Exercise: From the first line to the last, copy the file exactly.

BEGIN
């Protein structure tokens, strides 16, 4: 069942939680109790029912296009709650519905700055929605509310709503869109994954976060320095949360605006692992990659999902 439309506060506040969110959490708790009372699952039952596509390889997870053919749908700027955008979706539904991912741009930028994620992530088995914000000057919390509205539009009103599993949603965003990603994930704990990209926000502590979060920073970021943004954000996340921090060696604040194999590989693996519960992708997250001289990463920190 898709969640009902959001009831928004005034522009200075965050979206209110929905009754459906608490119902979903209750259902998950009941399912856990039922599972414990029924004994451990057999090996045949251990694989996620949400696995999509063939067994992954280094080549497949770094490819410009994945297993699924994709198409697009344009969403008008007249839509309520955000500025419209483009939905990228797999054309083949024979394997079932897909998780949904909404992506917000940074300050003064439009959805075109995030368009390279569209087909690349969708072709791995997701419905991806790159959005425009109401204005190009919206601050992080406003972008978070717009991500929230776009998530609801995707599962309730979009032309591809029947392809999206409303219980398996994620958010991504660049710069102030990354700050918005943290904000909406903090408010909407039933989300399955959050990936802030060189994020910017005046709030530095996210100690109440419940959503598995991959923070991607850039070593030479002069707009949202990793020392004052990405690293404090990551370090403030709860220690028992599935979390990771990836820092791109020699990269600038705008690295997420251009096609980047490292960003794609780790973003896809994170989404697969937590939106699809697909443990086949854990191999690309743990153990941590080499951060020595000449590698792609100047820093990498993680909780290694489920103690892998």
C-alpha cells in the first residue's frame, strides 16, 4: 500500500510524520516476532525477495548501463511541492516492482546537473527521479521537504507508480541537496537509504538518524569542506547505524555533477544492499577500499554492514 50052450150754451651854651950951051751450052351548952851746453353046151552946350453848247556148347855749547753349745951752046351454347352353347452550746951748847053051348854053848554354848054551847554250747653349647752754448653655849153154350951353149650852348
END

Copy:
């Protein structure tokens, strides 16, 4: 069942939680109790029912296009709650519905700055929605509310709503869109994954976060320095949360605006692992990659999902 439309506060506040969110959490708790009372699952039952596509390889997870053919749908700027955008979706539904991912741009930028994620992530088995914000000057919390509205539009009103599993949603965003990603994930704990990209926000502590979060920073970021943004954000996340921090060696604040194999590989693996519960992708997250001289990463920190 898709969640009902959001009831928004005034522009200075965050979206209110929905009754459906608490119902979903209750259902998950009941399912856990039922599972414990029924004994451990057999090996045949251990694989996620949400696995999509063939067994992954280094080549497949770094490819410009994945297993699924994709198409697009344009969403008008007249839509309520955000500025419209483009939905990228797999054309083949024979394997079932897909998780949904909404992506917000940074300050003064439009959805075109995030368009390279569209087909690349969708072709791995997701419905991806790159959005425009109401204005190009919206601050992080406003972008978070717009991500929230776009998530609801995707599962309730979009032309591809029947392809999206409303219980398996994620958010991504660049710069102030990354700050918005943290904000909406903090408010909407039933989300399955959050990936802030060189994020910017005046709030530095996210100690109440419940959503598995991959923070991607850039070593030479002069707009949202990793020392004052990405690293404090990551370090403030709860220690028992599935979390990771990836820092791109020699990269600038705008690295997420251009096609980047490292960003794609780790973003896809994170989404697969937590939106699809697909443990086949854990191999690309743990153990941590080499951060020595000449590698792609100047820093990498993680909780290694489920103690892998």
C-alpha cells in the first residue's frame, strides 16, 4: 500500500510524520516476532525477495548501463511541492516492482546537473527521479521537504507508480541537496537509504538518524569542506547505524555533477544492499577500499554492514 50052450150754451651854651950951051751450052351548952851746453353046151552946350453848247556148347855749547753349745951752046351454347352353347452550746951748847053051348854053848554354848054551847554250747653349647752754448653655849153154350951353149650852348